April 6, 2018
The SecureDrop template for feature requests includes a section titled User Research Evidence and we explain what it means from the developer point of view.
What is “user research evidence”?
By user research evidence we mean any observations or insights obtained via interactions with SecureDrop users that can support or justify the need for your feature request.
Interactions with users can happen directly (primary research) and indirectly (secondary research):
Some examples of direct interactions with users:
- Planned user research activities such as interviews, contextual enquiries or usability studies.
- Conversations with users in person (at conferences or events) or remotely (e-mail, Gitter, forum, etc).
- Experiences from maintaining a SecureDrop instance or providing support for their maintainers.
- Experiences using SecureDrop for sending or receiving documents.
Some examples of indirect interactions with users:
- Published research (reports or academic papers).
- Conversations with people who have interacted directly with SecureDrop users (e.g. talking to people who provide support to SecureDrop maintainers).
Why user research evidence?
Many of the features and changes we suggest are based on assumptions we make. Those assumptions don’t materialise out of thin air: they come from our knowledge and personal experiences. Sometimes, our assumptions will be correct, but oftentimes they are not, simply because the scope of our knowledge and experience cannot cover all aspects of using software as complex as SecureDrop. Also, because users appropriate technology, they make it theirs, and use it in ways the makers of the technology never expected.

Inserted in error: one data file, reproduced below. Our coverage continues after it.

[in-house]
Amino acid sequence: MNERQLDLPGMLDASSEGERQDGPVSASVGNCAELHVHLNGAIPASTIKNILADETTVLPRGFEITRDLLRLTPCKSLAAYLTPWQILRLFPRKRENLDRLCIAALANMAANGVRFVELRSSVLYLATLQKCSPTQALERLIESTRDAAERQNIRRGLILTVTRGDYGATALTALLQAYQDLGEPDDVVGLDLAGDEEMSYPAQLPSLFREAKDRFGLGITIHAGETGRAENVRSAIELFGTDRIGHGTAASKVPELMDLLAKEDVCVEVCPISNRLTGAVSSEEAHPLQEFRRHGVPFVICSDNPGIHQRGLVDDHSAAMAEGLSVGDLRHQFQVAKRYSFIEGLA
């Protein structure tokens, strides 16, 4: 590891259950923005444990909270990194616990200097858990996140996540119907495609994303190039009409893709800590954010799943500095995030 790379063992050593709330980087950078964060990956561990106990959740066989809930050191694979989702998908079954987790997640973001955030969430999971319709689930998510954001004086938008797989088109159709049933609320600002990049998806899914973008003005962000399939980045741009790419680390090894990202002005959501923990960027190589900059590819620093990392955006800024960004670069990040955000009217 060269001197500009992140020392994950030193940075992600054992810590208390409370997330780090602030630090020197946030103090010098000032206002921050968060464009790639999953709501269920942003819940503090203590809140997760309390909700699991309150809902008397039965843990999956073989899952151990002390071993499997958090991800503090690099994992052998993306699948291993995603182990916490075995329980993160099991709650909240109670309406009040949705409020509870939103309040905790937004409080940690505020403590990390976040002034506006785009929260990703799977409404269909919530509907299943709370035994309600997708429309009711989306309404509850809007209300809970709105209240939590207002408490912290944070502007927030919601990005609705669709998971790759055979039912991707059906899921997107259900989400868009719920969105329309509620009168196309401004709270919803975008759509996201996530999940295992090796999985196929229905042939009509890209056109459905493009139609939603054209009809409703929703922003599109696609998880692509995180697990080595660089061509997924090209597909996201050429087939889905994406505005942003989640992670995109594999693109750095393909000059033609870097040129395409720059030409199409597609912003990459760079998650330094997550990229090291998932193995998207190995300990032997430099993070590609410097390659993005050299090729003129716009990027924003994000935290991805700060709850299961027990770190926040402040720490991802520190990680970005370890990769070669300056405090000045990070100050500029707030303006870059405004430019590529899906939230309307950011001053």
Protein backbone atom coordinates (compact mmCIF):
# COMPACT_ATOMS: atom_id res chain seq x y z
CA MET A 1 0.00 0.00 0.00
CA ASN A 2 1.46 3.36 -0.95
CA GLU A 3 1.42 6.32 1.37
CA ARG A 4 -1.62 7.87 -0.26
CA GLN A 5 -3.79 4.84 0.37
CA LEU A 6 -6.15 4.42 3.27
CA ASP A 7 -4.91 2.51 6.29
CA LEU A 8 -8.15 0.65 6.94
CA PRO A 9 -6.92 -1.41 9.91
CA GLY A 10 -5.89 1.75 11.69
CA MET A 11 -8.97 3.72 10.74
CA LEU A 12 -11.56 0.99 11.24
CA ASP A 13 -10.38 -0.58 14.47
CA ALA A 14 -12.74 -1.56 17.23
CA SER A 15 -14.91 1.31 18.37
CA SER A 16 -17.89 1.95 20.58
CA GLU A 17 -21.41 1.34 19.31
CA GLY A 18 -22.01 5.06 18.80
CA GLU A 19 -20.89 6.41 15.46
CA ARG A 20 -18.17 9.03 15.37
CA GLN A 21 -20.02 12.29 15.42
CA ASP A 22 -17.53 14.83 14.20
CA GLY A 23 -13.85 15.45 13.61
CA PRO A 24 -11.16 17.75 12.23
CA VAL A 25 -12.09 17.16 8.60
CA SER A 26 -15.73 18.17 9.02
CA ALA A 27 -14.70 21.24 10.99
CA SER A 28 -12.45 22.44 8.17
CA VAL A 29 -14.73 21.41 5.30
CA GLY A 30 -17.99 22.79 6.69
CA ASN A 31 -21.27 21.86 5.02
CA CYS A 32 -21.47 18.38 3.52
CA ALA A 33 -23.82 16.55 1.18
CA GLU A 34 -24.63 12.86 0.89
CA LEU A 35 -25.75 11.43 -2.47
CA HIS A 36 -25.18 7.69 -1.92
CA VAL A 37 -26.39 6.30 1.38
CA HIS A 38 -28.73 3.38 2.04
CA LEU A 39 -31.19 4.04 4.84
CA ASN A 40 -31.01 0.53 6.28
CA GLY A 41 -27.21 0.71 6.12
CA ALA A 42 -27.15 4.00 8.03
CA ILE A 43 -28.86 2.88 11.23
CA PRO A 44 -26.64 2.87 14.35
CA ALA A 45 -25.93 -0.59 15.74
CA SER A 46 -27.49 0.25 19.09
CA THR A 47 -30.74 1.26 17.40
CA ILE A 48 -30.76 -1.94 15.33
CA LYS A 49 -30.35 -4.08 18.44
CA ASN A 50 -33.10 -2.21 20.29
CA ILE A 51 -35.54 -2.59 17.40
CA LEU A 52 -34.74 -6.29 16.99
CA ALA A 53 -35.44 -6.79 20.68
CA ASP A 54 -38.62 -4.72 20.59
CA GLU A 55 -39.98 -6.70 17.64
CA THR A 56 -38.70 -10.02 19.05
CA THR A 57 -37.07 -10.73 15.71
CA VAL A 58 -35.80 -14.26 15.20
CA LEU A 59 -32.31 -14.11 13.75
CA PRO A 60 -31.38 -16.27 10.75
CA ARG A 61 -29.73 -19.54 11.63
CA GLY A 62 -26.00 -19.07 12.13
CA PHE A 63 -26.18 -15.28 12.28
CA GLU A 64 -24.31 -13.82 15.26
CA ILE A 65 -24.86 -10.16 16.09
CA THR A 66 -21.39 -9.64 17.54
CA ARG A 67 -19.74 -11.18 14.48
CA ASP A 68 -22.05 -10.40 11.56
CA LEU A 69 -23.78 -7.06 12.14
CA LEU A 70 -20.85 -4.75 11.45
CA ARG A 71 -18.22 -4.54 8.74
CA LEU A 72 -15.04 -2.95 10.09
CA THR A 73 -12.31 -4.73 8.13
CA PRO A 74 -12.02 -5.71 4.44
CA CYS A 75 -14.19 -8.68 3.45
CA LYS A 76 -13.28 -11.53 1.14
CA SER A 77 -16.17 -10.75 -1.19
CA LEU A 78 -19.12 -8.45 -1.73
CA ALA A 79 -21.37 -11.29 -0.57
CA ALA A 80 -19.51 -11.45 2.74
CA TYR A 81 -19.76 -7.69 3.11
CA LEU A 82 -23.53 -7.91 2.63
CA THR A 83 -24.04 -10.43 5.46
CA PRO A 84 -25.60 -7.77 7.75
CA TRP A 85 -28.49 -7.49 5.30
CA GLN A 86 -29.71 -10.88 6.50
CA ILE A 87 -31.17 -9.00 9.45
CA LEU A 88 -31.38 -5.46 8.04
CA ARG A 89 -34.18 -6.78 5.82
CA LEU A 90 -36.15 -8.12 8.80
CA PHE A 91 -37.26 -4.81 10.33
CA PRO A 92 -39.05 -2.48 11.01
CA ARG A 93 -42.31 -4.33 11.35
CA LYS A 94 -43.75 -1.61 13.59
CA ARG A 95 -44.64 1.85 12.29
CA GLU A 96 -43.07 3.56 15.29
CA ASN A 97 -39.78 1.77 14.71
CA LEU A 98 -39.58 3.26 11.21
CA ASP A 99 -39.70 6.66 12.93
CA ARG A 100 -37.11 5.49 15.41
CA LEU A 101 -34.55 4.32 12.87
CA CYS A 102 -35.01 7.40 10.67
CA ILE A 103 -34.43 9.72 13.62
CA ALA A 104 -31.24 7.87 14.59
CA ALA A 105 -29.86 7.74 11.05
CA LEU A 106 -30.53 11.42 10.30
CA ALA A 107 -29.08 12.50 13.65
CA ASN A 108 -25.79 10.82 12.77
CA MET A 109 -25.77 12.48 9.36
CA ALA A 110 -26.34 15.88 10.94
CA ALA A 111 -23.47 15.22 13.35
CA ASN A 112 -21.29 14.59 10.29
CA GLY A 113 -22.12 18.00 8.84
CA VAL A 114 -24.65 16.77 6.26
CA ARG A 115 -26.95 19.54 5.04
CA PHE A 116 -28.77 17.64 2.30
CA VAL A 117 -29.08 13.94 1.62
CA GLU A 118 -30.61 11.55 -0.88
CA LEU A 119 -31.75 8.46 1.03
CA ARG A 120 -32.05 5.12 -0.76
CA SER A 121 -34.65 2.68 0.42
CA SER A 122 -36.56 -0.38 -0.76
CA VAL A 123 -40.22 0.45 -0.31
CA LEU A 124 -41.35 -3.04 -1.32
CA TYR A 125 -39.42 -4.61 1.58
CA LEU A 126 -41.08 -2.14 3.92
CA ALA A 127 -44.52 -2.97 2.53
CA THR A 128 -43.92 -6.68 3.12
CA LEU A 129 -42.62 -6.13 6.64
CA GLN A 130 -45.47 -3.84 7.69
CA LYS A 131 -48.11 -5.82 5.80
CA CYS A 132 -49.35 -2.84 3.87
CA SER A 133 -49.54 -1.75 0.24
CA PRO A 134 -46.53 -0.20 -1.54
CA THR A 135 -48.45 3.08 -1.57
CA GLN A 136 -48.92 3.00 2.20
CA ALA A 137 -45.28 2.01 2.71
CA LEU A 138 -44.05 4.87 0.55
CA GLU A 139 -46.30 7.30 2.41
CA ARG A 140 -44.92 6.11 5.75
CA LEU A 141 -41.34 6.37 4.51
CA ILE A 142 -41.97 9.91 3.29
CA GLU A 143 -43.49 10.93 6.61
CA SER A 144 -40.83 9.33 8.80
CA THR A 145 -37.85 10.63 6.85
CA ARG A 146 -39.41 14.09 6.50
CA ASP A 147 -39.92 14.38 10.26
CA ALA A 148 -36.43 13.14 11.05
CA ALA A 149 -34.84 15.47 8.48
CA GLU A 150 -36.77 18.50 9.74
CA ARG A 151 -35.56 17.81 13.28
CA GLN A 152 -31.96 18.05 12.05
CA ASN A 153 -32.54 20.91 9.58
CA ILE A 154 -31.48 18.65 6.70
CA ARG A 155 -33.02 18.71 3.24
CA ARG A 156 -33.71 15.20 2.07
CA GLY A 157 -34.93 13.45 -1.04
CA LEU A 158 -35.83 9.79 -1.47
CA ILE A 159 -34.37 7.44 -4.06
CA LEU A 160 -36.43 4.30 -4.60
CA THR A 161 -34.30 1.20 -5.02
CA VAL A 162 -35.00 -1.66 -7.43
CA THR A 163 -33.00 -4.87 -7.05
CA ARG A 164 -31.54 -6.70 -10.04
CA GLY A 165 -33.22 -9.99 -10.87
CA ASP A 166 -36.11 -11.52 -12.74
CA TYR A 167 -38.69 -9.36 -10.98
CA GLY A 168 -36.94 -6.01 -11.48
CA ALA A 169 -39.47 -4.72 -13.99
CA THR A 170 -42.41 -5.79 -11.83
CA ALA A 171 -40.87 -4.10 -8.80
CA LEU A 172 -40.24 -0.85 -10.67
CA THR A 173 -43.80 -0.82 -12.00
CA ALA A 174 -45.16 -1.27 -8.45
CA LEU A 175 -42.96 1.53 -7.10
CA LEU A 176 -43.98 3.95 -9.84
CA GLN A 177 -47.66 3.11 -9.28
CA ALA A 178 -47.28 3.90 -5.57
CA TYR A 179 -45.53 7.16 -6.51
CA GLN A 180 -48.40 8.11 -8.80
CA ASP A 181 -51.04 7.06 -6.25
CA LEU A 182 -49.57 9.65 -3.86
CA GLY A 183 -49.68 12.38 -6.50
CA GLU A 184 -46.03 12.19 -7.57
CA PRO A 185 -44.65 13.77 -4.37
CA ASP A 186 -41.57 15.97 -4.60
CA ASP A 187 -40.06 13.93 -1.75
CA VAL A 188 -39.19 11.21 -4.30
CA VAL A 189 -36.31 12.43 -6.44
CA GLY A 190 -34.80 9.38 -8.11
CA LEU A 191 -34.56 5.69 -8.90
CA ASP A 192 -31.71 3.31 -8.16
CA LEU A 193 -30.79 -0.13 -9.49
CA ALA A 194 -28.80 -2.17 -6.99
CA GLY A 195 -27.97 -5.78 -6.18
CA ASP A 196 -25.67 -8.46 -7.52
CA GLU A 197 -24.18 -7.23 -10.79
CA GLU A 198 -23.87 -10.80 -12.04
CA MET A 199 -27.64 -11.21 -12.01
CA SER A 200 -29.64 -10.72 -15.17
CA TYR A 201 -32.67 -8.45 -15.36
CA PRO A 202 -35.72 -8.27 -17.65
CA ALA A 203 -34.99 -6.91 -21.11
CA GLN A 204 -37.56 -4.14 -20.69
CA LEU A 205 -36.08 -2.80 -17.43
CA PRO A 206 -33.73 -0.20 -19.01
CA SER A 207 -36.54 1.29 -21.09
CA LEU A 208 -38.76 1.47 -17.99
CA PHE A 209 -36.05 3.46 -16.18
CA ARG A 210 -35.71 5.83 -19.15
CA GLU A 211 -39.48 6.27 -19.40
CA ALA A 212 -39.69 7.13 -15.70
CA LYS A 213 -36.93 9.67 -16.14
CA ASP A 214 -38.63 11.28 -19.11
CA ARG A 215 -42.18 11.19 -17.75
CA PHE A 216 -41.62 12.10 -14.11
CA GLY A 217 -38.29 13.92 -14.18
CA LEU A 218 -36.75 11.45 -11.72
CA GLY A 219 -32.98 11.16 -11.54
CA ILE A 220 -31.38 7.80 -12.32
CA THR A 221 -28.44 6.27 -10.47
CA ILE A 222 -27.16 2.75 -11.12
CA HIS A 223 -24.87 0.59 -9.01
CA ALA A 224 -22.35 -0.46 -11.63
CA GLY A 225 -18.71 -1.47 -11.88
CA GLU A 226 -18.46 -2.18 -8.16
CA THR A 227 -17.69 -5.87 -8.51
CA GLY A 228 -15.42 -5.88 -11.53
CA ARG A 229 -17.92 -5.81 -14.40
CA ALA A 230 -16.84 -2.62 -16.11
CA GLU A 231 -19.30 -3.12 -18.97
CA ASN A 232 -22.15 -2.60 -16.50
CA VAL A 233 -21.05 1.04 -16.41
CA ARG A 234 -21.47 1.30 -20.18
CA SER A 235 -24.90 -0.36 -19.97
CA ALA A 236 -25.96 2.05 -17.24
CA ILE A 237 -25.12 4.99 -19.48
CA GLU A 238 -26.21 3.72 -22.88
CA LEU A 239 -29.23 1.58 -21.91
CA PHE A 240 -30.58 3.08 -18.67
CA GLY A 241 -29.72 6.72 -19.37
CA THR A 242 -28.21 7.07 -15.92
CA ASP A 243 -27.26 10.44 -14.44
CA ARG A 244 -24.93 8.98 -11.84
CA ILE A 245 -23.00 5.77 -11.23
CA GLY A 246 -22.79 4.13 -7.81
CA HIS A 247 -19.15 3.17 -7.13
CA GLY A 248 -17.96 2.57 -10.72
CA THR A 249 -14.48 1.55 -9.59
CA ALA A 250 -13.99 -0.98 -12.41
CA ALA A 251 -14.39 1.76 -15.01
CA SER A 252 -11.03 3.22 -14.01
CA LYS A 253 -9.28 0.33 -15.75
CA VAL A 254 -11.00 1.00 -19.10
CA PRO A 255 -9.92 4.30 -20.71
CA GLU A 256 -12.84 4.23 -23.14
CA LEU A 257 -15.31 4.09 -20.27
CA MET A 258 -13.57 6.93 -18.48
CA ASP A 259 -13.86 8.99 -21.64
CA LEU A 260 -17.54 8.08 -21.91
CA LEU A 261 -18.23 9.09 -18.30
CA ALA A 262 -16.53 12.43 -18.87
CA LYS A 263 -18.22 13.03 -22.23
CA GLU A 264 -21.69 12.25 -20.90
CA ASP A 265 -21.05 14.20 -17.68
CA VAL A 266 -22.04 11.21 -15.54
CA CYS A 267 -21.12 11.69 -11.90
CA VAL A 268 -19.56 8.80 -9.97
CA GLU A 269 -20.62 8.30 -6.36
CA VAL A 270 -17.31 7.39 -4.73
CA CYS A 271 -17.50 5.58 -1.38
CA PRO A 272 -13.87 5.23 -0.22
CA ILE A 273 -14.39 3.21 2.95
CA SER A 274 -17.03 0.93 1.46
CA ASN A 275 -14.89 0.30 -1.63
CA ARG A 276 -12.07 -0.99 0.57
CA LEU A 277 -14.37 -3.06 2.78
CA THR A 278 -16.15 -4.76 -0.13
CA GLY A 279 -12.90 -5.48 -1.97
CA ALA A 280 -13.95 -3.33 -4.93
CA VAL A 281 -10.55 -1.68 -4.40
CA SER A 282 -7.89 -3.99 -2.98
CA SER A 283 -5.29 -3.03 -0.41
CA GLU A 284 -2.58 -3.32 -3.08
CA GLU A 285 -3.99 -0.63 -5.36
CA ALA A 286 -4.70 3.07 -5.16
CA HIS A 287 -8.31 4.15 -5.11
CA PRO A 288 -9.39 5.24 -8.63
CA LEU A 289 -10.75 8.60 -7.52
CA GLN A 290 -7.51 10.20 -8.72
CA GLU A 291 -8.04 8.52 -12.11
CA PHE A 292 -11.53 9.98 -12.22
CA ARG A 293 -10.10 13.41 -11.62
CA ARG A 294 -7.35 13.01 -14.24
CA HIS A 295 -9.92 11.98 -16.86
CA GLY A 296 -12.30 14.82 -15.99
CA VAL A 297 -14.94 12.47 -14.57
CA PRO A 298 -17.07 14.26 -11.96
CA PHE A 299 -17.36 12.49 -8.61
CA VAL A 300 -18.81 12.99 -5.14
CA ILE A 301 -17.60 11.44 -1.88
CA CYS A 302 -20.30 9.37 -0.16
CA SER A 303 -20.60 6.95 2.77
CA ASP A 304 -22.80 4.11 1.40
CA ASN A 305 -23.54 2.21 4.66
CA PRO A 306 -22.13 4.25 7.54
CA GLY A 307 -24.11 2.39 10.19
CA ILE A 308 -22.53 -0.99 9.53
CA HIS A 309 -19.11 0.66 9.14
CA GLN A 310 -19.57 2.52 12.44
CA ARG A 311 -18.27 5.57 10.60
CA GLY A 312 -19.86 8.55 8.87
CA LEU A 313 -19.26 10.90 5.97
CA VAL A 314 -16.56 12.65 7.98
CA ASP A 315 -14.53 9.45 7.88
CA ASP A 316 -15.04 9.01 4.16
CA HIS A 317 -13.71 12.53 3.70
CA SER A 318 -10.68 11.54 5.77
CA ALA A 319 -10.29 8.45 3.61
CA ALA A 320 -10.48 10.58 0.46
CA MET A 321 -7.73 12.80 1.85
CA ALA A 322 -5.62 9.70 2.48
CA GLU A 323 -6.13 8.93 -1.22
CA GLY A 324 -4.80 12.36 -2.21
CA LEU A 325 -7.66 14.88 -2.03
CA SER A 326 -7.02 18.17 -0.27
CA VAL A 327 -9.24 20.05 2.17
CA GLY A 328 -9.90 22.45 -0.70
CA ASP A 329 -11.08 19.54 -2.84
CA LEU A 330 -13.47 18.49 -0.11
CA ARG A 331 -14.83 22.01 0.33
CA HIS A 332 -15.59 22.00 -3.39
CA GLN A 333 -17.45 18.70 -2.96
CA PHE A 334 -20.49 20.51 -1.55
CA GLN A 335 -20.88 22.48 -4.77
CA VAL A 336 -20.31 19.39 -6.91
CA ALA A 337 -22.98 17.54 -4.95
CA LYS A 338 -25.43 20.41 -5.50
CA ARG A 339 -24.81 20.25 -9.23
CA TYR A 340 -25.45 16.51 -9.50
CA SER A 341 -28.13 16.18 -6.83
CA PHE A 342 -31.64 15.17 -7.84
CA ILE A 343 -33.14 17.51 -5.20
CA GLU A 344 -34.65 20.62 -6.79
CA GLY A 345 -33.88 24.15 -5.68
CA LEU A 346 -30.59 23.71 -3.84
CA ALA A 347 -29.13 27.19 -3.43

In order to truly ensure SecureDrop solves real problems and needs, we must engage with its users in meaningful ways.
What am I supposed to write in the “user research evidence” section?
You only need to answer two questions:
- What is the observation or insight prompting your feature request?
- How did you collect it?
Here is an example (please note that this example is completely fictional and made up!):
- Observation or insight: journalists using SecureDrop seem to struggle to identify which documents have already been read or dealt with by colleagues at their news organisation.
- How did I collect it?: on Friday April 6th 2018 I attended a presentation at the Foreign Press Association in London. I had a conversation with a couple of journalists working for a media organisation that happens to use SecureDrop. They commented on how they came to understand the importance of SecureDrop, but also told me about some of the challenges they experience with it. One of them was the fact that there was no way of signaling to other journalists that you had taken ownership of a certain document, which led to some confusion and duplication of effort.
What happens if I don’t have any user research evidence?
If you did not collect any user research evidence, it’s OK to say so. Try to explain the rationale behind your assumption, and just add “no user research evidence yet”.
We will help you validate your assumption with SecureDrop users.